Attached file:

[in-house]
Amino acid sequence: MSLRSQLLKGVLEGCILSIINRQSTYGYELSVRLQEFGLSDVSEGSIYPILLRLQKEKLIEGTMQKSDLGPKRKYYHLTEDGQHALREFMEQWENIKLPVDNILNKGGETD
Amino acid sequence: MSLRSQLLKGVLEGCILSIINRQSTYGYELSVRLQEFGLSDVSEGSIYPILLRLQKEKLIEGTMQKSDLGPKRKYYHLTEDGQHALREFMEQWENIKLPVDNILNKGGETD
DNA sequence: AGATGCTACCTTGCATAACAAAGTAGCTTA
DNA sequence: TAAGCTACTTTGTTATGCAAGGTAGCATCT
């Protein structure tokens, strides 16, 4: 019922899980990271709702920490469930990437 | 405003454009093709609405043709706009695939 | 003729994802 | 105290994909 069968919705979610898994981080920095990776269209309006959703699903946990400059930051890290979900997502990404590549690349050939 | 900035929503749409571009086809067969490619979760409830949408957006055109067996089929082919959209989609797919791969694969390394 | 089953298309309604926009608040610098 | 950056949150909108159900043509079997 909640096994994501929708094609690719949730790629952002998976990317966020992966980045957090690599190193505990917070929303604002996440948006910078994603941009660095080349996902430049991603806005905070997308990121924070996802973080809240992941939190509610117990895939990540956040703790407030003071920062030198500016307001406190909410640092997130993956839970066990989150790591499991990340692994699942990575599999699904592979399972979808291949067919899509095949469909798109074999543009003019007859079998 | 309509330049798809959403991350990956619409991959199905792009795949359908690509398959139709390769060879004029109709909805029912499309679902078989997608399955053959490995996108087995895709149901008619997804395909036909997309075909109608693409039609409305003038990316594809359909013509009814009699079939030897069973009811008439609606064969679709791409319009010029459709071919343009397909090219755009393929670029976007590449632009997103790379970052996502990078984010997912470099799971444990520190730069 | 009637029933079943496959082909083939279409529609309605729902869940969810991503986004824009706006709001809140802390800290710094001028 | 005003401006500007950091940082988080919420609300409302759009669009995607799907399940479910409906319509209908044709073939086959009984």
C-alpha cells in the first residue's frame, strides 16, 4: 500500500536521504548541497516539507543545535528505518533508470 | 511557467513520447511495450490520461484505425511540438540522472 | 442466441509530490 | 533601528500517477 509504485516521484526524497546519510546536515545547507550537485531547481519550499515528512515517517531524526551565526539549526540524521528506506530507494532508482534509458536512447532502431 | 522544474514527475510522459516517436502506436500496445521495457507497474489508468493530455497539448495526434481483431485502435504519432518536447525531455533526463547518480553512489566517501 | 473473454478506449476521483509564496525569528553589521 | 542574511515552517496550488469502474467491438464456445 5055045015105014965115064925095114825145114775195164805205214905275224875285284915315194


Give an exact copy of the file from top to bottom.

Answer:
[in-house]
Amino acid sequence: MSLRSQLLKGVLEGCILSIINRQSTYGYELSVRLQEFGLSDVSEGSIYPILLRLQKEKLIEGTMQKSDLGPKRKYYHLTEDGQHALREFMEQWENIKLPVDNILNKGGETD
Amino acid sequence: MSLRSQLLKGVLEGCILSIINRQSTYGYELSVRLQEFGLSDVSEGSIYPILLRLQKEKLIEGTMQKSDLGPKRKYYHLTEDGQHALREFMEQWENIKLPVDNILNKGGETD
DNA sequence: AGATGCTACCTTGCATAACAAAGTAGCTTA
DNA sequence: TAAGCTACTTTGTTATGCAAGGTAGCATCT
């Protein structure tokens, strides 16, 4: 019922899980990271709702920490469930990437 | 405003454009093709609405043709706009695939 | 003729994802 | 105290994909 069968919705979610898994981080920095990776269209309006959703699903946990400059930051890290979900997502990404590549690349050939 | 900035929503749409571009086809067969490619979760409830949408957006055109067996089929082919959209989609797919791969694969390394 | 089953298309309604926009608040610098 | 950056949150909108159900043509079997 909640096994994501929708094609690719949730790629952002998976990317966020992966980045957090690599190193505990917070929303604002996440948006910078994603941009660095080349996902430049991603806005905070997308990121924070996802973080809240992941939190509610117990895939990540956040703790407030003071920062030198500016307001406190909410640092997130993956839970066990989150790591499991990340692994699942990575599999699904592979399972979808291949067919899509095949469909798109074999543009003019007859079998 | 309509330049798809959403991350990956619409991959199905792009795949359908690509398959139709390769060879004029109709909805029912499309679902078989997608399955053959490995996108087995895709149901008619997804395909036909997309075909109608693409039609409305003038990316594809359909013509009814009699079939030897069973009811008439609606064969679709791409319009010029459709071919343009397909090219755009393929670029976007590449632009997103790379970052996502990078984010997912470099799971444990520190730069 | 009637029933079943496959082909083939279409529609309605729902869940969810991503986004824009706006709001809140802390800290710094001028 | 005003401006500007950091940082988080919420609300409302759009669009995607799907399940479910409906319509209908044709073939086959009984």
C-alpha cells in the first residue's frame, strides 16, 4: 500500500536521504548541497516539507543545535528505518533508470 | 511557467513520447511495450490520461484505425511540438540522472 | 442466441509530490 | 533601528500517477 509504485516521484526524497546519510546536515545547507550537485531547481519550499515528512515517517531524526551565526539549526540524521528506506530507494532508482534509458536512447532502431 | 522544474514527475510522459516517436502506436500496445521495457507497474489508468493530455497539448495526434481483431485502435504519432518536447525531455533526463547518480553512489566517501 | 473473454478506449476521483509564496525569528553589521 | 542574511515552517496550488469502474467491438464456445 5055045015105014965115064925095114825145114775195164805205214905275224875285284915315194